By K. Ward Cummings and Nathan Sermonis

This article originally appeared in The Washington Examiner on February 2, 2019.

The monthlong government shutdown reinforced the painful truth that our leaders in Washington are in desperate need of help where negotiation is concerned.

Looking for a solution to the stubborn political division paralyzing our government, a group of current and former congressional staffers has come together with Harvard University and Partnership for a Secure America, a bipartisan nonprofit organization, to study the strategies of master dealmakers. In doing so, we may have stumbled upon a path to managing political disagreements on the Hill.

Disagreement among politicians is not necessarily a bad thing. The Founding Fathers assured us of that centuries ago. Even as Treasury Secretary Alexander Hamilton complained about discord in the government, he understood that the frustration he was experiencing was a consequence of James Madison’s deliberate design to encourage governmental institutions to share and compete for power.

The difference between the political dissension of Hamilton’s day and that which we are currently experiencing is that too many legislators today seem to have given up entirely on the idea of compromise. Many have convinced themselves that they live in a binary “zero-sum” world where they either win or they lose.

Tired of watching as the institution we served got so little accomplished, we organized current and former staffers from both major parties around the goal of building the professional capacity to manage disagreements on Capitol Hill. By combining PSA’s bipartisan mission with the expertise of Harvard’s famed Program on Negotiation, we’ve aimed to improve the toxic culture in Congress from the bottom up.

Over three pilot courses, we have hosted bipartisan colleagues through intensive negotiation and conflict resolution training to learn how to craft deals with winners on both sides.

Among the more difficult hurdles was our naive and sometimes lazy perception of the concept of compromise. The culture on the Hill taught us that compromise and negotiation were about meeting in the middle like a car salesman, when in reality, it’s more about expanding the pie and finding value in trade. By studying the concepts of “creating and claiming value,” “probing interests versus positions,” “high-value and low-value trades,” and “negotiation mapping,” we endeavor to reshape the congressional approach to compromise.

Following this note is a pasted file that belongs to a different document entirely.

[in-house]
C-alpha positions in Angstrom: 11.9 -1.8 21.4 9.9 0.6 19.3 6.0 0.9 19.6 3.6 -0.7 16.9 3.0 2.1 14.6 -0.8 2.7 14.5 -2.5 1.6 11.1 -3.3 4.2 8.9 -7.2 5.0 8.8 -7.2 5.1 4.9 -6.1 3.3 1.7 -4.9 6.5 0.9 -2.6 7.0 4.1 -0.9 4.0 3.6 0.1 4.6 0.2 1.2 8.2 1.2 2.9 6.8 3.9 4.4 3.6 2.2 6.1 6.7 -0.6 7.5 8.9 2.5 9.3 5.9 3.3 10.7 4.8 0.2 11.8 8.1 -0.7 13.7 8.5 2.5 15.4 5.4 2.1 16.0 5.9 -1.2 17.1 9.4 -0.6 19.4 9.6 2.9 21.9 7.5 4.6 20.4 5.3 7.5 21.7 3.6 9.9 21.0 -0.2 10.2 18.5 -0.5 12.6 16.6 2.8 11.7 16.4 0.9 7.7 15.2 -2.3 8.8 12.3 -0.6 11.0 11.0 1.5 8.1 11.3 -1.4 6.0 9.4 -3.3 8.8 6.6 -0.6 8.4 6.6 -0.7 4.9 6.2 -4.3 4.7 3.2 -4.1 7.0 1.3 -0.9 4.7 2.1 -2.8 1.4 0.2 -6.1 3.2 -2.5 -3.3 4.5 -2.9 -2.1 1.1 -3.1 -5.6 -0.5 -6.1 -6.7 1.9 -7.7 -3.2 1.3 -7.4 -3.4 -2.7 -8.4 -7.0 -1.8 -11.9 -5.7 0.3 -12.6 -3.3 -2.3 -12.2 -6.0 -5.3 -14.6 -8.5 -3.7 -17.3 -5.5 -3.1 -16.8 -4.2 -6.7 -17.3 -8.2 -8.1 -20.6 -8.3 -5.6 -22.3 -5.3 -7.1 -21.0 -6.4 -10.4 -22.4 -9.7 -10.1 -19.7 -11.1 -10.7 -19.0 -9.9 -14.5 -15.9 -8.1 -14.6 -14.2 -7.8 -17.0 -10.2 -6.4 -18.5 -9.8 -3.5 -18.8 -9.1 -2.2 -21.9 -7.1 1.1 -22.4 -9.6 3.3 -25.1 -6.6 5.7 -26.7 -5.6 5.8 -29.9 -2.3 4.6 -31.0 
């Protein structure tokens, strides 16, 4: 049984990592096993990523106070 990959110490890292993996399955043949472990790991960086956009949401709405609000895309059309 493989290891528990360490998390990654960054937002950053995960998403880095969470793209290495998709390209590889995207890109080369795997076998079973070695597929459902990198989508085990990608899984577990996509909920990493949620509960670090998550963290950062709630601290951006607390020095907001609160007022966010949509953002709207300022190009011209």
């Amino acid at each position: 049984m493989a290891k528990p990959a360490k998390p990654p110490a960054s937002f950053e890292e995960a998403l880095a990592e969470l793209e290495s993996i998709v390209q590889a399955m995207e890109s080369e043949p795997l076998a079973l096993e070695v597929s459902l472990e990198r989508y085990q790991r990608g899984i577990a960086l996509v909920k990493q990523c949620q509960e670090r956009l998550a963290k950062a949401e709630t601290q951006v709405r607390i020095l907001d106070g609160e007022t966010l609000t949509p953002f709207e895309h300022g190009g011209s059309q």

The program has successfully helped nearly 100 congressional staffers to understand the utility of political negotiation and the possibilities that can flow from it. They have formed bipartisan bonds and practiced the strategies needed to work across the aisle on even the most challenging political matters. And, along the way, they have become more confident negotiators and better legislative aides.

We are not foolish enough to believe that our program is the end-all cure for gridlock. But we do hope that by chipping away at the rigid resistance to compromise that has infected Washington, we can begin the change necessary to weaken the grip of partisanship on our governmental institutions.

From the very beginning, it was always our goal to build the confidence to compromise. We were never focused on discouraging disagreement on Capitol Hill. We knew that in the hands of responsible legislators, disagreement was not necessarily harmful.

The Democrats and Republicans who have come together with PSA and Harvard for this program have done so because we know the system is under threat and if change is going to happen, we might have to be its agents.

In Federalist Number 51, Madison argued that “every good citizen must be a sentinel” over our public institutions. If we ever hope to make government work, we cannot just delegate the job to our elected officials. We must each do our part.

K. Ward Cummings is the author of Partner to Power: The Secret World of Presidents and their Most Trusted Advisers. Nathan Sermonis is the Executive Director of Partnership for a Secure America. Both authors were policy advisers in the U.S. House of Representatives.